The Benefits of Tanning

Essay by badkittie9University, Bachelor'sA+, February 2005

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There is no such thing as a safe suntan. This is what doctors and dermatologists from leading institutions all over the world have been claiming for years. Piles of research have linked the cause of skin cancer with exposure to ultraviolet radiation. Both the sun and tanning beds or sunlamps emit UV rays. According to Skin Health Information for Teens, there are three different types of skin cancer, and all caused, at least partially, by ultraviolet radiation. The first two types, basal cell carcinoma and squamous cell carcinoma, are treatable and usually non-life threatening. The third and deadly type of skin cancer is melanoma (McNally 227-228). In 2003, approximately 3,400 Canadians were diagnosed with melanoma and approximately 840 died from it (Canadian Cancer Society). And with these cancer rates on the rise, some medical specialists everywhere are warning people to stay out of the sun whenever possible, to wear sunscreen when outdoors, and to never utilize indoor tanning salons.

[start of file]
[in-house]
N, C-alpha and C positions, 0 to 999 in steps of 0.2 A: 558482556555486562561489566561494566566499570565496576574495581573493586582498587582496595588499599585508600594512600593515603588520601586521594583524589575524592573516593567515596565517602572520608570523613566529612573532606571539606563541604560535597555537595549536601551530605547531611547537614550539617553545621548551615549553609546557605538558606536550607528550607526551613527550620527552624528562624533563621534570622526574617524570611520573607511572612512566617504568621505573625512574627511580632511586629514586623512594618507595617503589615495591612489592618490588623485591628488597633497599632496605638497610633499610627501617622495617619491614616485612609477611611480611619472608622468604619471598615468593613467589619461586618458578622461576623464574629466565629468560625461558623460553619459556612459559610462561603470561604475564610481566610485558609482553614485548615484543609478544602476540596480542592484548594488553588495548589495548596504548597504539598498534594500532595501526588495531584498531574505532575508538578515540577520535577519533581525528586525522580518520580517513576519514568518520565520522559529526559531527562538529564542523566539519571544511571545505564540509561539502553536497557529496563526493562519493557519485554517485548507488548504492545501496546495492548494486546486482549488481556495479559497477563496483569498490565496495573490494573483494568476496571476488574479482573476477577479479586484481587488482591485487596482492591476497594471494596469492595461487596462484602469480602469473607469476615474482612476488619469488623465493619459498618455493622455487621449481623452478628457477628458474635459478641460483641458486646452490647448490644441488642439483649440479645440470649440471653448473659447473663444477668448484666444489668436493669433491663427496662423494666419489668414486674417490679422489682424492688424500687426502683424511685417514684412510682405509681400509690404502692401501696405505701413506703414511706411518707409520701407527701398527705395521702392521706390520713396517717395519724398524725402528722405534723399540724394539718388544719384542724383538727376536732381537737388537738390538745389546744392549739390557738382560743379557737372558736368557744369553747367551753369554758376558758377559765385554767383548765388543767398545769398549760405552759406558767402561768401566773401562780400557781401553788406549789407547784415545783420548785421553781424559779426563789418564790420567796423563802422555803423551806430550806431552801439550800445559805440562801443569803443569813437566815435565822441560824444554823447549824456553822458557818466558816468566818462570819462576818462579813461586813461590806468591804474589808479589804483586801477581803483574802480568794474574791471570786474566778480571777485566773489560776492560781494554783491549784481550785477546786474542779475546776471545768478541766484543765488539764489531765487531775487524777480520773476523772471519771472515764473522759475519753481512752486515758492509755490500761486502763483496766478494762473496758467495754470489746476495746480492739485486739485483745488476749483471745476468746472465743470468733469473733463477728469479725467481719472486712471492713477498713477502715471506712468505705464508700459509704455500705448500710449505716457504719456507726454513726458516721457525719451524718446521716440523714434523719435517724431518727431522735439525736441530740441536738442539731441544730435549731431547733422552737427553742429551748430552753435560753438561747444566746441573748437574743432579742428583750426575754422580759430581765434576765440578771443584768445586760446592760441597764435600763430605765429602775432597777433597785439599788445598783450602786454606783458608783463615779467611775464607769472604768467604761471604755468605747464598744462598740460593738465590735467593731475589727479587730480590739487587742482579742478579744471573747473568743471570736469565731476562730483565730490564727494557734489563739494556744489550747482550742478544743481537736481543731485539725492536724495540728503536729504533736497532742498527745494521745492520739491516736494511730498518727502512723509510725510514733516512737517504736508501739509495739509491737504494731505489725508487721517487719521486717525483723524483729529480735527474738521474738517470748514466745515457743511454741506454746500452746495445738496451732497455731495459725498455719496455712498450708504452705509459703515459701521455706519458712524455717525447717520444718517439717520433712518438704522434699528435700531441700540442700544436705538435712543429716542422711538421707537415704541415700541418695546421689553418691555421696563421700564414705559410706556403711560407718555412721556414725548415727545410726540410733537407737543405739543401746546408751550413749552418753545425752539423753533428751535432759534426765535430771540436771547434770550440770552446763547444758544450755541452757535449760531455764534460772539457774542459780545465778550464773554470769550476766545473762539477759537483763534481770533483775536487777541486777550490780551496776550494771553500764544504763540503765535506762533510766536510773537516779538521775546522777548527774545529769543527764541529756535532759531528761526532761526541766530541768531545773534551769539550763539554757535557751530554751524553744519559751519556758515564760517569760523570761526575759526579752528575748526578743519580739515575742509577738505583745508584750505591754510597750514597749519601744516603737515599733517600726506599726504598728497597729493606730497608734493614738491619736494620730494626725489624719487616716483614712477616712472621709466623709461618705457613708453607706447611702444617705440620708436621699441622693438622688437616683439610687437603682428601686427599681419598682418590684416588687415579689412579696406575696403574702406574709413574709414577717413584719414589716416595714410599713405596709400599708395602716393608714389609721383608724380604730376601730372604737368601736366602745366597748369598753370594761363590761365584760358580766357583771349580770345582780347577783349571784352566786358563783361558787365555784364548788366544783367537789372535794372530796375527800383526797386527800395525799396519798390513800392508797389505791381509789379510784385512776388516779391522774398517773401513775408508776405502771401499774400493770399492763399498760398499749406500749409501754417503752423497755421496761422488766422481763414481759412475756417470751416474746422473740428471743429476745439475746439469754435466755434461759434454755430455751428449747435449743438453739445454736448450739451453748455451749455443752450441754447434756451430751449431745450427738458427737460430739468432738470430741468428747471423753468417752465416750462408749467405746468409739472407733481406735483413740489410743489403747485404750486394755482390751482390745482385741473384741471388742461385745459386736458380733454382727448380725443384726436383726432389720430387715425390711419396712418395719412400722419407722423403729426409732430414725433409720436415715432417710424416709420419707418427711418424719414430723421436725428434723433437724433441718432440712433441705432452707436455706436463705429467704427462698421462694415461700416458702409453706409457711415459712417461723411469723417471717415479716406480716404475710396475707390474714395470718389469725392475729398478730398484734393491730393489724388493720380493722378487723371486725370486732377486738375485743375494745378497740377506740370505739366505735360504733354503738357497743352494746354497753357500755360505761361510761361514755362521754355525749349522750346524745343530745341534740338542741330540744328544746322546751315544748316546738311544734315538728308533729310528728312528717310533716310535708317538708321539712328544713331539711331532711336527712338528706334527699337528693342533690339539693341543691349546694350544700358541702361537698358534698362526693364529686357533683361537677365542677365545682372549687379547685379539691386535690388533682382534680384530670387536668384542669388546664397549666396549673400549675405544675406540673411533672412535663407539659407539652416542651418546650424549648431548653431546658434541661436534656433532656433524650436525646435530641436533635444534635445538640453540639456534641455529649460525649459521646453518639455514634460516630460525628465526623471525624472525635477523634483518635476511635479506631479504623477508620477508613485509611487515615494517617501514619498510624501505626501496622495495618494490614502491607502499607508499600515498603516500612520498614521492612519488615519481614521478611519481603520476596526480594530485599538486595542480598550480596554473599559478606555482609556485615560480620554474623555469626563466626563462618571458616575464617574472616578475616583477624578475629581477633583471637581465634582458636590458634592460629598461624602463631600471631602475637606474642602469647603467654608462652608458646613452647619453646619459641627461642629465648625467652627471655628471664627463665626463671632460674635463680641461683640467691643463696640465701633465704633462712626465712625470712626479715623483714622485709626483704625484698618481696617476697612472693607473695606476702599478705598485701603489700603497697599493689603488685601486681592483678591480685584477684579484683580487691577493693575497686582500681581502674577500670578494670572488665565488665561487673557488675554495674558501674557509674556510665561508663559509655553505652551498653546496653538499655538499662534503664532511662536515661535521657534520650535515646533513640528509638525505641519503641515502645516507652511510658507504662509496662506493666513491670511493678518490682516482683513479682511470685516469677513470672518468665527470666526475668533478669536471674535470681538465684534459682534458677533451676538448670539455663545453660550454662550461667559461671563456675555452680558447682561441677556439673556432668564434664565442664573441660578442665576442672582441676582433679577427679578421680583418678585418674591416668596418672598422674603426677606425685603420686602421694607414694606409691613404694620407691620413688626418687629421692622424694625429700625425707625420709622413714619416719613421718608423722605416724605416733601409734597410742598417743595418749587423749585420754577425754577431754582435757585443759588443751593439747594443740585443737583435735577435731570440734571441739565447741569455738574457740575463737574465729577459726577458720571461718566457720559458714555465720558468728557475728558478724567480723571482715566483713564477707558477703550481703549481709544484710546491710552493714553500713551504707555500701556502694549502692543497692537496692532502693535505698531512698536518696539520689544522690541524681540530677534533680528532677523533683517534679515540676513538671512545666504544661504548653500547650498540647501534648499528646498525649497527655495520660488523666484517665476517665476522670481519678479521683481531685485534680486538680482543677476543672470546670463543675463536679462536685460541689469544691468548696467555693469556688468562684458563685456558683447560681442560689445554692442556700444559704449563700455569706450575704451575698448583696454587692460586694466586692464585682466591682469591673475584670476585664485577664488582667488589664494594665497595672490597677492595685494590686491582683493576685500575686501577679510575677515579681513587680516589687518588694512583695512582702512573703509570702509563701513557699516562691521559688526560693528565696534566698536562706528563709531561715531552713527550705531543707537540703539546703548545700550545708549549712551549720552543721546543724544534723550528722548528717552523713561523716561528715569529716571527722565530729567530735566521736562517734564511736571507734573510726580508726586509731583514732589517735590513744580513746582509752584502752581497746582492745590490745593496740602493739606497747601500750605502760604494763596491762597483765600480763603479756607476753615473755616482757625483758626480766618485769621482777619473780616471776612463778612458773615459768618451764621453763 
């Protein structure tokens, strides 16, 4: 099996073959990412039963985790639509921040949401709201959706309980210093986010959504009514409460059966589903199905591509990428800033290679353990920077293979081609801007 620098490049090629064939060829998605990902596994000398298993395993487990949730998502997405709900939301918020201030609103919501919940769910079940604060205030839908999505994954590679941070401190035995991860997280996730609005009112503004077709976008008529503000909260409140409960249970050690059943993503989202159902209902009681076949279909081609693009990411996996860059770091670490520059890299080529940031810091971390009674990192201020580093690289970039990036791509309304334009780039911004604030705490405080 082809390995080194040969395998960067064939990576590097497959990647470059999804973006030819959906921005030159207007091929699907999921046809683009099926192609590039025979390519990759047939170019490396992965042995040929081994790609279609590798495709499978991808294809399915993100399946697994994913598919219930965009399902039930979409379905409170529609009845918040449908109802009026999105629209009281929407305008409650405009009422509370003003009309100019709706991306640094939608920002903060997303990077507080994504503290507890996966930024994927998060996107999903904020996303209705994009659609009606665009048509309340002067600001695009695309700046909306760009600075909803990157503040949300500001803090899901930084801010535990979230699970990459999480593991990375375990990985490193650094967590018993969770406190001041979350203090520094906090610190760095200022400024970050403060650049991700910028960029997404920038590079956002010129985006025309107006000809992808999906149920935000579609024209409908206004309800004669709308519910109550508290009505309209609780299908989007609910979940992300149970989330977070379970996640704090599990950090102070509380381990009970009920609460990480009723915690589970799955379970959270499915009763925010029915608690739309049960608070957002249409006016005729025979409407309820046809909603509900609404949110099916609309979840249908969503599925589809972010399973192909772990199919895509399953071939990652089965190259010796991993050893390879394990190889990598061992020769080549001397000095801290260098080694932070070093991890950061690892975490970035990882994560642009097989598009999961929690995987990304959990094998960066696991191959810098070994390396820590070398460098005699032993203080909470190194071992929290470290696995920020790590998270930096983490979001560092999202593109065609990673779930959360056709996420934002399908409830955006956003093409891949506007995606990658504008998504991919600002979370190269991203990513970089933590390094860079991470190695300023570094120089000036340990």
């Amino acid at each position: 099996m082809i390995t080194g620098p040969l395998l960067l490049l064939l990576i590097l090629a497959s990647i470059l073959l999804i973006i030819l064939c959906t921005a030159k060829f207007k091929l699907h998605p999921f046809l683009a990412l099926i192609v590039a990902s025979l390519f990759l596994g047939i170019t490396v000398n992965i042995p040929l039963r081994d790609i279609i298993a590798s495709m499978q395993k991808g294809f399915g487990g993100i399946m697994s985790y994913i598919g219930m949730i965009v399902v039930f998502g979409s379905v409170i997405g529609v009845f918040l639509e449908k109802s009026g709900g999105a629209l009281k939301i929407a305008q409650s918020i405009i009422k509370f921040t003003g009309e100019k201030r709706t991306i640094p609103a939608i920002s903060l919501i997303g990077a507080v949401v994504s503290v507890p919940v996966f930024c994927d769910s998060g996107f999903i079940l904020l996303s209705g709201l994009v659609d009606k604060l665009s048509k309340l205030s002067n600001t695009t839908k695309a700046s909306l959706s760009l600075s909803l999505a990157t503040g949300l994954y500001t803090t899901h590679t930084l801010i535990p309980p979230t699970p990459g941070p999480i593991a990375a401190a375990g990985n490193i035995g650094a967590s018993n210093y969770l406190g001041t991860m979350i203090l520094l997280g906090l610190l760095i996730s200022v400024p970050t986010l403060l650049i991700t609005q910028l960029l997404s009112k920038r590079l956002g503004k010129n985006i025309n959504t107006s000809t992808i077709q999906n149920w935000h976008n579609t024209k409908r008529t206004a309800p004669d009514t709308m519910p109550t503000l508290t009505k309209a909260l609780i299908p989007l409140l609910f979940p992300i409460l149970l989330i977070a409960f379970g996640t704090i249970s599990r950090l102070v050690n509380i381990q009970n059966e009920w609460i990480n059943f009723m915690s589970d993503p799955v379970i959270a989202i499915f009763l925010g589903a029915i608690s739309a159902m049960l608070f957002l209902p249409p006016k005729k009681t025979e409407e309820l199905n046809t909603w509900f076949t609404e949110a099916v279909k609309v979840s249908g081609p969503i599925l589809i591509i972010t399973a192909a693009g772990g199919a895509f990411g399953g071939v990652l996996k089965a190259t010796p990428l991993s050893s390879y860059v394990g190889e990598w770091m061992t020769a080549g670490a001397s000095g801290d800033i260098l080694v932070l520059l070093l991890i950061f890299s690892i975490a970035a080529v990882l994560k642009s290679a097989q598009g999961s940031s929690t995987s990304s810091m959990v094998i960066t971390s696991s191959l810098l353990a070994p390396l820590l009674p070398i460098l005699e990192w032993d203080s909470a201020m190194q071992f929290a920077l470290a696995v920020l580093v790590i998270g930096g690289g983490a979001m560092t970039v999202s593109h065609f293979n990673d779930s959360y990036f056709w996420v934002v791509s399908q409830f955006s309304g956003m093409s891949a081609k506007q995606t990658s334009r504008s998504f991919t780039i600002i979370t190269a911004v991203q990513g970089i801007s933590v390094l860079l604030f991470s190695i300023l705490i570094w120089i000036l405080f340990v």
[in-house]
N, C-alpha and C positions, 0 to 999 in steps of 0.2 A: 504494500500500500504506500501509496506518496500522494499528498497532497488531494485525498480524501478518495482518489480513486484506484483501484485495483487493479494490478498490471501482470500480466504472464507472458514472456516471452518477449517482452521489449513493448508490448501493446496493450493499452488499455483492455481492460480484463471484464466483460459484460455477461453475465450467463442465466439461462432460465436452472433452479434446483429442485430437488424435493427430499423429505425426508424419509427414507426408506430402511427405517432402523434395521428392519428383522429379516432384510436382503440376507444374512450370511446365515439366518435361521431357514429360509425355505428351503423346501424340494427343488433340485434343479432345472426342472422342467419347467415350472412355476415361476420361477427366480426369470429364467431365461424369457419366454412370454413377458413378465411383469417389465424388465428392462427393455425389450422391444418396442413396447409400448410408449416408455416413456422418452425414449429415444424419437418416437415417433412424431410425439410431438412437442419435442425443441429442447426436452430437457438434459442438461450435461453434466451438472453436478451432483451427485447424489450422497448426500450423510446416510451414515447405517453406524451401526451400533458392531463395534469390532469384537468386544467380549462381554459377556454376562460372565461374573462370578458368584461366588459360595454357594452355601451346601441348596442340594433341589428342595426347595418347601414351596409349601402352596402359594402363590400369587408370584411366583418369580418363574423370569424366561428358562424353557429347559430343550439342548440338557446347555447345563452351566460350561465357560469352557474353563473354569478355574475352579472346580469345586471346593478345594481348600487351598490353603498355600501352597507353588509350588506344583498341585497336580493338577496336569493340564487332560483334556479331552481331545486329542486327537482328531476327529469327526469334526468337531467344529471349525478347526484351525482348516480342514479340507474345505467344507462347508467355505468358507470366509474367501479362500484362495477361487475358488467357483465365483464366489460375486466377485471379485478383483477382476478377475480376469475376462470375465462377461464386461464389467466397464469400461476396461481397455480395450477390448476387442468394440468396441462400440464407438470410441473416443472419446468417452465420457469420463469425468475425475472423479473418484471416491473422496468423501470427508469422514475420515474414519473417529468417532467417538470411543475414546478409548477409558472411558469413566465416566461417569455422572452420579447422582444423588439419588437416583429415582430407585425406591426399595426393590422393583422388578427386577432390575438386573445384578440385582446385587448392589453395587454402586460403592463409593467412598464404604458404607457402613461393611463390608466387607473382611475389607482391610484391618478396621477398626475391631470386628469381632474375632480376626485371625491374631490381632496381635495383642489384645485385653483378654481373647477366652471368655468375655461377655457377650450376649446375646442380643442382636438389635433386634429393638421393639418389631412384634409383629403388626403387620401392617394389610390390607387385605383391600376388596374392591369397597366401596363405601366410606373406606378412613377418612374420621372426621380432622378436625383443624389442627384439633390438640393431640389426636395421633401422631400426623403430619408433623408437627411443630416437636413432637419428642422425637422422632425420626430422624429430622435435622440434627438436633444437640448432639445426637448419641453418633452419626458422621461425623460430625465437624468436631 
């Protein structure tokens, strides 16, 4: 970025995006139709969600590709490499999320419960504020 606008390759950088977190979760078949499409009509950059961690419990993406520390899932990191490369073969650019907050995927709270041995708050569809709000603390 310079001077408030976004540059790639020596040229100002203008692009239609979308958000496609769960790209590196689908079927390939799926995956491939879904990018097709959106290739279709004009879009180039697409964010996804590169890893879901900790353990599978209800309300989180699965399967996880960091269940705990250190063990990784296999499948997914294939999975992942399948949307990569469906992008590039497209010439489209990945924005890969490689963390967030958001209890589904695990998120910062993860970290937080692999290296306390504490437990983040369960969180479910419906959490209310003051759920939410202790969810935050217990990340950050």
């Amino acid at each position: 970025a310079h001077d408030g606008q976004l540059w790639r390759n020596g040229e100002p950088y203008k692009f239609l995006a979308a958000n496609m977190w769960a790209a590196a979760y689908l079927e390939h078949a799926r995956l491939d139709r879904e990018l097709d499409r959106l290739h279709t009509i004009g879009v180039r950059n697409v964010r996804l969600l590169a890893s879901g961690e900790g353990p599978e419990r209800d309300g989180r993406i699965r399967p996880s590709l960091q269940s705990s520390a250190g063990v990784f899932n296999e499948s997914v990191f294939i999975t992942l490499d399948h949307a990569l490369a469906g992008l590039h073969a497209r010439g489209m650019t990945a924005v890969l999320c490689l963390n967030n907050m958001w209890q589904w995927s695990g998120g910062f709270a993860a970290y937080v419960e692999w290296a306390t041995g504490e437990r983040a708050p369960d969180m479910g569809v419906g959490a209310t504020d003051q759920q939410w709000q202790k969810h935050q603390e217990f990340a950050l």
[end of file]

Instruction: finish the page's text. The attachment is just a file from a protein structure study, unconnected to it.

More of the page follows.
But ultraviolet radiation lamps have been used for the treatment of many illnesses for nearly a century. The latest medical textbooks still advocate their effectiveness. Some doctors even prescribe regular indoor tanning as treatment for certain skin and bone diseases. Why? As stated in The Medical Advisor, ultraviolet radiation does have positive health effects, whether from the sun or from an artificial source. UV rays cause human skin to produce vitamin D, which is essential to some of the body's basic functions (Somerville 1035). Despite the warnings of rising skin cancer rates, some experts now believe that sunlight could help prevent more deaths and diseases than it causes.

New York Times Personal Health columnist Jane Brody recently wrote an article on the benefits of sunshine titled A Second Opinion on Sunshine. Her main interviewee was Dr. Michael Holick, a...